Deaf people can participate in citizen journalism through written language tools. Given this, why do I believe that using American Sign Language videos are an essential tool to provide them access to journalism? For those who are confronted by the ‘digital divide’ there are often seemingly hidden elements that cause their lack of access.
With any technology or system, there are built-in usability assumptions, including those that are taken for granted so much that they are not even acknowledged. For deaf people, most digital technology remains accessible to them as sound is rarely used as a primary interface element. Yet they still have issues with technology. This harkens back to one often unacknowledged element for access – language.
Computer users require both conversational literacy and technology literacy. Without such, the mere use of a computer is confusing and daunting. While modern computers do have an astonishing number of language modes, not all languages are covered. Nor does this help when the text is on an un-translated website.
Thus those who use English as a second language, the barrier is in attempting to grasp first the language, then the technological meaning behind the language, and then finally the technology itself. All that needs to be done before even attempting to peruse and comprehend information presented in a secondary language.
For such secondary language users, one good solution is as simple as providing them with information in their own primary language. This does not only provide the benefit of increasing comprehension, but the simple fact that it exists removes the perceived barrier. Using a person’s primary language also increases comfort and sense of connection towards the material. This is especially true when considering languages that are poorly served otherwise. The lack of primary language material often increases its personal importance to the user.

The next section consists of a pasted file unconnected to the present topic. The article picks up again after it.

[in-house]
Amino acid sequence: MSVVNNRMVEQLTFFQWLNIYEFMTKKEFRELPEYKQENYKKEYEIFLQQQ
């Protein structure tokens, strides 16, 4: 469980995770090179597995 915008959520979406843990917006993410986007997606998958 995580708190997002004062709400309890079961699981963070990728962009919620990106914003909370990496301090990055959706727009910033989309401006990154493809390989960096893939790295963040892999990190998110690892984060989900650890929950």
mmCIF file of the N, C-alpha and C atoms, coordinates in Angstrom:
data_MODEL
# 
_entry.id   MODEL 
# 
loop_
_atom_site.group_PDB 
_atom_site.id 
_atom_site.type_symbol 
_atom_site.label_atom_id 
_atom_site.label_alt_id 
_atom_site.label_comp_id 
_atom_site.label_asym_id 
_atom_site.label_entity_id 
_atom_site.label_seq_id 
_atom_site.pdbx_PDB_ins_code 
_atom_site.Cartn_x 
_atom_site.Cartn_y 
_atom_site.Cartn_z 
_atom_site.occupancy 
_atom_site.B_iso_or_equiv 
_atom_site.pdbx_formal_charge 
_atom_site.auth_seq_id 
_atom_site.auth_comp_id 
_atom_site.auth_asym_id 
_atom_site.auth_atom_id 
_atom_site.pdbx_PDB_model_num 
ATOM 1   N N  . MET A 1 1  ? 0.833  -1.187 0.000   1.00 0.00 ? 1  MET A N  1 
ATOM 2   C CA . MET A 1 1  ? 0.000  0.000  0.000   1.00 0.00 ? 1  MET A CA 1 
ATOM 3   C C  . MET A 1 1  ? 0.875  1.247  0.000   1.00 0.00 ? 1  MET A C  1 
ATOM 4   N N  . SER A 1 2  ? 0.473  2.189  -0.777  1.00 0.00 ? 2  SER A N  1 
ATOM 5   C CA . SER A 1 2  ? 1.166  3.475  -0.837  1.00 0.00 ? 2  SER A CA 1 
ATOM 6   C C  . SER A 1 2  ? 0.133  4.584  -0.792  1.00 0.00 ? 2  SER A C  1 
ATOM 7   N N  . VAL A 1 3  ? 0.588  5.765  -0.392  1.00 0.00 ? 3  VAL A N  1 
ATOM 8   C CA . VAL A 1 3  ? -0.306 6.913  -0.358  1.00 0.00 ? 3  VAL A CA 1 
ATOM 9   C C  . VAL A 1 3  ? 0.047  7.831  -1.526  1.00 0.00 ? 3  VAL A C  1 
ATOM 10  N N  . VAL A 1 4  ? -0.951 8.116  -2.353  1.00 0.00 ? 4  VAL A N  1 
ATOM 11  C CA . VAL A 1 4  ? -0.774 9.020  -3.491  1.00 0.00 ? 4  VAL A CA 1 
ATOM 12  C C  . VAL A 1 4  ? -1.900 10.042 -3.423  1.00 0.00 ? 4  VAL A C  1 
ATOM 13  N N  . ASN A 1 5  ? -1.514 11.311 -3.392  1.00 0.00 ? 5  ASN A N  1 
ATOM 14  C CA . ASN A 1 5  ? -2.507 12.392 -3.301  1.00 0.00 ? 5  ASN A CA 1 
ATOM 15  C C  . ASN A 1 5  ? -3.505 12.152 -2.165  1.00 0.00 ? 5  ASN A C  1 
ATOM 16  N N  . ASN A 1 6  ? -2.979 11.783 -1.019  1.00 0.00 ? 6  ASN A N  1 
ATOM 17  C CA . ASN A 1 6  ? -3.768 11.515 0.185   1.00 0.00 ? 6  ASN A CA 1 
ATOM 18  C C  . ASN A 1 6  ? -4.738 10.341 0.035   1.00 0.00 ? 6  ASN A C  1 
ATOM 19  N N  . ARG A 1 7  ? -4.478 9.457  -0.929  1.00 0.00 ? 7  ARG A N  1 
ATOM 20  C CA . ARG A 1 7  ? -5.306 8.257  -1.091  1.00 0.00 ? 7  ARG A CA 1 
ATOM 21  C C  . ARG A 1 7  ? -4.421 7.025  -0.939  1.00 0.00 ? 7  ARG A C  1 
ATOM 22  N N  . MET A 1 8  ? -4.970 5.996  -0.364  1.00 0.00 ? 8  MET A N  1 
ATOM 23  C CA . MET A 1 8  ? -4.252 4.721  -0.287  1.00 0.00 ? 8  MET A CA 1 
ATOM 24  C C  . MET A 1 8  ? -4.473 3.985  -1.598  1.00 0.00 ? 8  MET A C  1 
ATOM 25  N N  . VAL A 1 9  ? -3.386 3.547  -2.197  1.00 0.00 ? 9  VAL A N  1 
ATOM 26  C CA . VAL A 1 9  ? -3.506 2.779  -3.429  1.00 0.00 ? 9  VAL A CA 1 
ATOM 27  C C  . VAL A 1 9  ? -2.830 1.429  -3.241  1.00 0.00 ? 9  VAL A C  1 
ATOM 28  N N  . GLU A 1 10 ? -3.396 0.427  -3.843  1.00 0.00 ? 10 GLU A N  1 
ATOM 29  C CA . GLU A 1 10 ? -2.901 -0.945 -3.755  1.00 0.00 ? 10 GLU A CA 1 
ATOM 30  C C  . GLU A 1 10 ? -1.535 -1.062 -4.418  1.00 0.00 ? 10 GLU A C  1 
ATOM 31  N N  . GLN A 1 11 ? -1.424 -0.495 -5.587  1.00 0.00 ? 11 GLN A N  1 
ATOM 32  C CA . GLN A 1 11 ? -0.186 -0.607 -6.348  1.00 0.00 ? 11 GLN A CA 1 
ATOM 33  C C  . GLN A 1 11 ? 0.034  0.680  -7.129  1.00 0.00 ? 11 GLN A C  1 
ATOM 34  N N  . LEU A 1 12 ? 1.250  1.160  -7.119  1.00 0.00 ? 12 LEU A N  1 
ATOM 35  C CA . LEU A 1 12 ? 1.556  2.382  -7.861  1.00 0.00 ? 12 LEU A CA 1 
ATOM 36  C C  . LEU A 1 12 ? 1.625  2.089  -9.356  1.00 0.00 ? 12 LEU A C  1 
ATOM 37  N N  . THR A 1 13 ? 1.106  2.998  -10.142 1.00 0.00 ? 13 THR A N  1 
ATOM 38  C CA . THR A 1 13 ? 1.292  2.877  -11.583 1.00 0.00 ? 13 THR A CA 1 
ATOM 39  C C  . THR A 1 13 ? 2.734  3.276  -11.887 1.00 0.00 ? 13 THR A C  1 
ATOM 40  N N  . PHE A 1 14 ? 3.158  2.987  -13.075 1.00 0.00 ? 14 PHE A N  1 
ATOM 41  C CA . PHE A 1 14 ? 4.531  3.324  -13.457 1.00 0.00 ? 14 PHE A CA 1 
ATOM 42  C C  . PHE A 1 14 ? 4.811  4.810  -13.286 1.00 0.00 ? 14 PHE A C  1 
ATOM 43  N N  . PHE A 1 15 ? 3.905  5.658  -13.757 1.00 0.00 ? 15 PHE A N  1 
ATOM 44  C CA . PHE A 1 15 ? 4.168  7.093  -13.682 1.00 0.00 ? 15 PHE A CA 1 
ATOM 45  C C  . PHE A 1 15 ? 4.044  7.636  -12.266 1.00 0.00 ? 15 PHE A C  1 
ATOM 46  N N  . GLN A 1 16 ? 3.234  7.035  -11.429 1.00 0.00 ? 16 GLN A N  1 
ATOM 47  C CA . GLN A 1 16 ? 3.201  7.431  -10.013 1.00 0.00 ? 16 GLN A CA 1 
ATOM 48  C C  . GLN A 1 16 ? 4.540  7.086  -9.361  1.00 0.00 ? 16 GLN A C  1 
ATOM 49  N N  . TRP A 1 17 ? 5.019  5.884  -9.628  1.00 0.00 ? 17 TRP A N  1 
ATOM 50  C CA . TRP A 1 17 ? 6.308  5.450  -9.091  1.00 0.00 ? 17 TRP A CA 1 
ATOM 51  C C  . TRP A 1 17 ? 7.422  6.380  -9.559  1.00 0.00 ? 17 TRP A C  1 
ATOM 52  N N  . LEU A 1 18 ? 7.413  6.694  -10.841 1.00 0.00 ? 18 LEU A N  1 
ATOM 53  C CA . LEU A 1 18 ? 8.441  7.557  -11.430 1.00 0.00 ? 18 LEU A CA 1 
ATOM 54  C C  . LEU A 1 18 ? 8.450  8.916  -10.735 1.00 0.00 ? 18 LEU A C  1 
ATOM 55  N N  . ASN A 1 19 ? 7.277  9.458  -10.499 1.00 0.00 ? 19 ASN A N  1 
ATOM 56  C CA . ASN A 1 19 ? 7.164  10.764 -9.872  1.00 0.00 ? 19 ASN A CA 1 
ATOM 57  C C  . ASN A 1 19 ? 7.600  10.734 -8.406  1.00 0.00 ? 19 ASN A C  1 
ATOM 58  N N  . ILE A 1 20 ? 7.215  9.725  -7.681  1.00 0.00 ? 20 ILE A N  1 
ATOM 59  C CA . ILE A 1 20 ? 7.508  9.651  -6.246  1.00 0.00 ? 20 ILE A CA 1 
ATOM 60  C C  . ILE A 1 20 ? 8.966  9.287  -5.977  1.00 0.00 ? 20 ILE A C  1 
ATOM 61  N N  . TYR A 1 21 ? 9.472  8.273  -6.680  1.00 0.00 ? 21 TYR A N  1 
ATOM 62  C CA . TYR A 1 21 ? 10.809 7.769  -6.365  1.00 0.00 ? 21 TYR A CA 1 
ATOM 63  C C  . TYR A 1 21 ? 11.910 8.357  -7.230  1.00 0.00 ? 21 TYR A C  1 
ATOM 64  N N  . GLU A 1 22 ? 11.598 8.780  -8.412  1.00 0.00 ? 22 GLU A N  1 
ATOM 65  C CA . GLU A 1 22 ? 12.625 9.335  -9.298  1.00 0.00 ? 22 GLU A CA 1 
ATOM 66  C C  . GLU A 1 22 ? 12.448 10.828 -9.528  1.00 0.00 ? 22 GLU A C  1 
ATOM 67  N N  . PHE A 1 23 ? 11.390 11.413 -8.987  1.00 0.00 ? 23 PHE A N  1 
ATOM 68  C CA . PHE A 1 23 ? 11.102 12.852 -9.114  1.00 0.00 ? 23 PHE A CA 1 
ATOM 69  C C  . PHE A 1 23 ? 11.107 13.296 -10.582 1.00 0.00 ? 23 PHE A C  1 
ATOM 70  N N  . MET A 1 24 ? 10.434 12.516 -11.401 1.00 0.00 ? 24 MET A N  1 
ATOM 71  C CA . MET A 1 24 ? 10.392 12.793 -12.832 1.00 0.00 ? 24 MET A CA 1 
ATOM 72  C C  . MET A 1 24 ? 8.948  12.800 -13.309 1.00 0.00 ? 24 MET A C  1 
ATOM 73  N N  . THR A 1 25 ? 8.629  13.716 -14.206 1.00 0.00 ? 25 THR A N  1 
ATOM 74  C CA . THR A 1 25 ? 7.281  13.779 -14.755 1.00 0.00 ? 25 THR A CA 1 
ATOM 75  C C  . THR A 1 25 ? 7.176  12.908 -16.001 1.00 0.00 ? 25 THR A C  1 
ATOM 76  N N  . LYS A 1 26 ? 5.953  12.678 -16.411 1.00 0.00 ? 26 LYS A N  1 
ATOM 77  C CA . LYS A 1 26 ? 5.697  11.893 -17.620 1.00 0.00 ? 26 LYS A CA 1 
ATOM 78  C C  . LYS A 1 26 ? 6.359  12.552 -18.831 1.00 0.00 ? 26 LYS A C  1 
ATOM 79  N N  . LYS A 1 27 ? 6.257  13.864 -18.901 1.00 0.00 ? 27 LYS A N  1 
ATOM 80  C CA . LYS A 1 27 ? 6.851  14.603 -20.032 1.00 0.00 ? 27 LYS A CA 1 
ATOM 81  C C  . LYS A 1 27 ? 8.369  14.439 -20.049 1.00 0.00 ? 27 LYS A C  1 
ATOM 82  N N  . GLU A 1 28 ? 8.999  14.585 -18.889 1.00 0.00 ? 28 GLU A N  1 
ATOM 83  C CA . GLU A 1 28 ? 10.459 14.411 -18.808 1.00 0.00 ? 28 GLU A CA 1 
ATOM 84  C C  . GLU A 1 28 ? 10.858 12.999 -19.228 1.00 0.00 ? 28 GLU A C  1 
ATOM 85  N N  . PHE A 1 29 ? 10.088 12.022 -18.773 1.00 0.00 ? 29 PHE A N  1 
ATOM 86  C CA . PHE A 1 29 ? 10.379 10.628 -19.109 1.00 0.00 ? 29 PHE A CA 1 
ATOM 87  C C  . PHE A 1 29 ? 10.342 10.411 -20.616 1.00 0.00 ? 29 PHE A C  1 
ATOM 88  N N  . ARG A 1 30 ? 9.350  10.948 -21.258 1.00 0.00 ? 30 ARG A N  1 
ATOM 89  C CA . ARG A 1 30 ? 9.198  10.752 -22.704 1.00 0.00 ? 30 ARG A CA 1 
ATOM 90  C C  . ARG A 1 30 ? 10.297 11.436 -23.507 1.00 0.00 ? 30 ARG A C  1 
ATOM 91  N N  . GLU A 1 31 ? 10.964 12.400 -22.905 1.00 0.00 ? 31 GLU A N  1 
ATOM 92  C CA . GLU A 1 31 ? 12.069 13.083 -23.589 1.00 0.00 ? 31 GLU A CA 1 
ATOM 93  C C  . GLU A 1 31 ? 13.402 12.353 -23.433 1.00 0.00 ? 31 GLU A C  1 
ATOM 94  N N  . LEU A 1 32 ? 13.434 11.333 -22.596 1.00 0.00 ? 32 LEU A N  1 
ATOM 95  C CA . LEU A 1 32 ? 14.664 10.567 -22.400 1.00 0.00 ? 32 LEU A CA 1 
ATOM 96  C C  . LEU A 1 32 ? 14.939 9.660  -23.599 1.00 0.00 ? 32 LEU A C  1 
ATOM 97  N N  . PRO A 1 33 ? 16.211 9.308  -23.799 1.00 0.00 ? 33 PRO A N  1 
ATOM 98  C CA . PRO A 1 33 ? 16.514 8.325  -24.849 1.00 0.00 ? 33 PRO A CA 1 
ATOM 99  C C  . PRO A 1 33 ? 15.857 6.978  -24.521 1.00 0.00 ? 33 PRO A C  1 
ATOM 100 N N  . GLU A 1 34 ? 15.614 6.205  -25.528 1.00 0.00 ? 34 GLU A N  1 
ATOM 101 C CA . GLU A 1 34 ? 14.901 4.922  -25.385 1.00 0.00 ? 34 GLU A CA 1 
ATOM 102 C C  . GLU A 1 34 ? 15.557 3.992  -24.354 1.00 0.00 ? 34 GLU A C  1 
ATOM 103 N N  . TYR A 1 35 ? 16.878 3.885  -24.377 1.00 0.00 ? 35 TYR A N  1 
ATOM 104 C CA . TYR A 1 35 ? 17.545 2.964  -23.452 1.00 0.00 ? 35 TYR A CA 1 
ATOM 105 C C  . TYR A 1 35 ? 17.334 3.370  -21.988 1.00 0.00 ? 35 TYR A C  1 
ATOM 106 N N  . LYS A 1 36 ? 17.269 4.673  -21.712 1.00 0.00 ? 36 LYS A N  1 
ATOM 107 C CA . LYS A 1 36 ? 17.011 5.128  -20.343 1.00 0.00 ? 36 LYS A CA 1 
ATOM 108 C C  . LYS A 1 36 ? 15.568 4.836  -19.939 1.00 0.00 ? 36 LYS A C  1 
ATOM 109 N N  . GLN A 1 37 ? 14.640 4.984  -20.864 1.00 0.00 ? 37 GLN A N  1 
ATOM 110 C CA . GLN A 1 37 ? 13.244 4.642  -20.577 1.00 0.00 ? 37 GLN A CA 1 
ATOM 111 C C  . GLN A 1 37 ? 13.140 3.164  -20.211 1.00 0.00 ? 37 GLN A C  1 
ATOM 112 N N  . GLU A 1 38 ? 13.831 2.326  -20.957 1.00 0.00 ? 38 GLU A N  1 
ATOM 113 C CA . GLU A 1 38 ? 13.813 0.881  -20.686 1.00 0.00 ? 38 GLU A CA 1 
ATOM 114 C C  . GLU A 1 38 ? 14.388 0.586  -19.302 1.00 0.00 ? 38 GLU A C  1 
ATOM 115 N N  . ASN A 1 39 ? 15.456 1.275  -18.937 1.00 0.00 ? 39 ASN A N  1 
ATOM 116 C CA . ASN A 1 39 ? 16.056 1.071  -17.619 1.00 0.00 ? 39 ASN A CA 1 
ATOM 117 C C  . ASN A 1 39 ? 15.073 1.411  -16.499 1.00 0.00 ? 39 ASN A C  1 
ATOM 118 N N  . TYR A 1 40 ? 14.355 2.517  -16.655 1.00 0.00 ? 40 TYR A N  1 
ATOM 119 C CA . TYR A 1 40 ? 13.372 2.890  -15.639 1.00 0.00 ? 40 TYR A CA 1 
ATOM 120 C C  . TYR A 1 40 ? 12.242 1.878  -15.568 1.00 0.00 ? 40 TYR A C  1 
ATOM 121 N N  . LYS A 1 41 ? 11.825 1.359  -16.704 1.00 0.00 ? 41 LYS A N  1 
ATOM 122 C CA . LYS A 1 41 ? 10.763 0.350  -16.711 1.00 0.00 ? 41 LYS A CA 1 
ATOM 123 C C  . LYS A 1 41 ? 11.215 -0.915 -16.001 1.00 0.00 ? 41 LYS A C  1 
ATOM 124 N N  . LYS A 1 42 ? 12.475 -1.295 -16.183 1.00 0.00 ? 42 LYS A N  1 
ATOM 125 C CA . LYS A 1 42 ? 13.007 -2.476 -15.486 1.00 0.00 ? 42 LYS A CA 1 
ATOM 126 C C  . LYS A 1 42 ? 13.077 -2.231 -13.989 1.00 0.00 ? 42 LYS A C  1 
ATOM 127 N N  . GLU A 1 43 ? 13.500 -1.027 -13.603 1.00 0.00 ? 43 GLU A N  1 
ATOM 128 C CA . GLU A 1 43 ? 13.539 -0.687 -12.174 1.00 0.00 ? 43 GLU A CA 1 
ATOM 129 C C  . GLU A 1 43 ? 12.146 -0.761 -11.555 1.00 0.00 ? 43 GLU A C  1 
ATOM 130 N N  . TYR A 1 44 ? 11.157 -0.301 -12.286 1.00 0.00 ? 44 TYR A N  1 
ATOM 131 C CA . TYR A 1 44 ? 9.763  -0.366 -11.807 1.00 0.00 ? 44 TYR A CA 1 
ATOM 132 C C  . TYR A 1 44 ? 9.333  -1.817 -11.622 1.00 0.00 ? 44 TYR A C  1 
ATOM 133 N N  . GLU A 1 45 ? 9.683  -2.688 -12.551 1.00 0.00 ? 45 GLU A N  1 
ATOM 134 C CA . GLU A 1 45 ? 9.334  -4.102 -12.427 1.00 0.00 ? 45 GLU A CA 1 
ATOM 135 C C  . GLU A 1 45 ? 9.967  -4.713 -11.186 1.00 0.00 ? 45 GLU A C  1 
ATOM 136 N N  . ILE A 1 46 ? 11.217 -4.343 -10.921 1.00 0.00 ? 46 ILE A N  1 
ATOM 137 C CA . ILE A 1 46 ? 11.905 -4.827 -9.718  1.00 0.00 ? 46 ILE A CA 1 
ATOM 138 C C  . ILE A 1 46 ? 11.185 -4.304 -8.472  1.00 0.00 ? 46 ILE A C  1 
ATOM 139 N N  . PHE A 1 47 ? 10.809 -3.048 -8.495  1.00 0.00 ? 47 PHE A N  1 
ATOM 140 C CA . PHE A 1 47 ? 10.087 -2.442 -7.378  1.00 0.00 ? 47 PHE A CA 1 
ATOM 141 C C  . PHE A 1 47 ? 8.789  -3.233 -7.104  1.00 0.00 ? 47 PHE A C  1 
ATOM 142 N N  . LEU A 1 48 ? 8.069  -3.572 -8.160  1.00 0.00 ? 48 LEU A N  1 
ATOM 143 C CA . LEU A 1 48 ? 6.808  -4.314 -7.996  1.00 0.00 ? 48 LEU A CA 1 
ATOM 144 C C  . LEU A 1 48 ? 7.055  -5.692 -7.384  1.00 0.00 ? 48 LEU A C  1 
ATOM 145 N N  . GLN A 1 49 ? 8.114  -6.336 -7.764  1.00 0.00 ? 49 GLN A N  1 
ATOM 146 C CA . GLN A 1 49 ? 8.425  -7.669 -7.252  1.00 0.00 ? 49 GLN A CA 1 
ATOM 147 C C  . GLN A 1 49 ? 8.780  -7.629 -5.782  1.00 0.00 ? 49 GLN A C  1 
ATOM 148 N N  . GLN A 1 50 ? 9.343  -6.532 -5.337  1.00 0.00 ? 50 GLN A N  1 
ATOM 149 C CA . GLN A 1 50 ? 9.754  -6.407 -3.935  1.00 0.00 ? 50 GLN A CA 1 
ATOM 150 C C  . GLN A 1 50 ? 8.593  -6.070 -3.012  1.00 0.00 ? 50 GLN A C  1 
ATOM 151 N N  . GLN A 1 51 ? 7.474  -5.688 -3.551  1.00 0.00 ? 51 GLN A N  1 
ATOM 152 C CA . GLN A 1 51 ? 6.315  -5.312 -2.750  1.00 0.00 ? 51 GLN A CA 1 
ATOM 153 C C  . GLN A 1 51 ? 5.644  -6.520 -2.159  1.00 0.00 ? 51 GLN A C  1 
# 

Deaf people can be considered part of this group of secondary language users, but their inclusion is oddly expressed. Most Deaf Americans have grown up with exposure to English, but this is a limited exposure. By definition an auditory system is restrictive towards those who do not have full access to it. And written English does not provide the same level of exposure to the language as the constant conversational interactions expressed in speech. This, combined with educational system that was historically poor in confronting their language barriers, has kept a significant percentage of Deaf people using English as an incompletely understood secondary language.
The same solution of providing primary language use should also work for Deaf people. Yet there is an additional problem in that the primary language of American Sign Language has no written equivalent. It is solely a visual language, which means providing communication in this language requires video. A task that is more complex than providing alternative language access within the same medium of writing. This is the challenge I wish to confront. Can it truly be possible to provide the same level of participation and access that citizen journalism entails within the medium of video? Even more critically, can this access be provided when there already exist barriers to using these tools?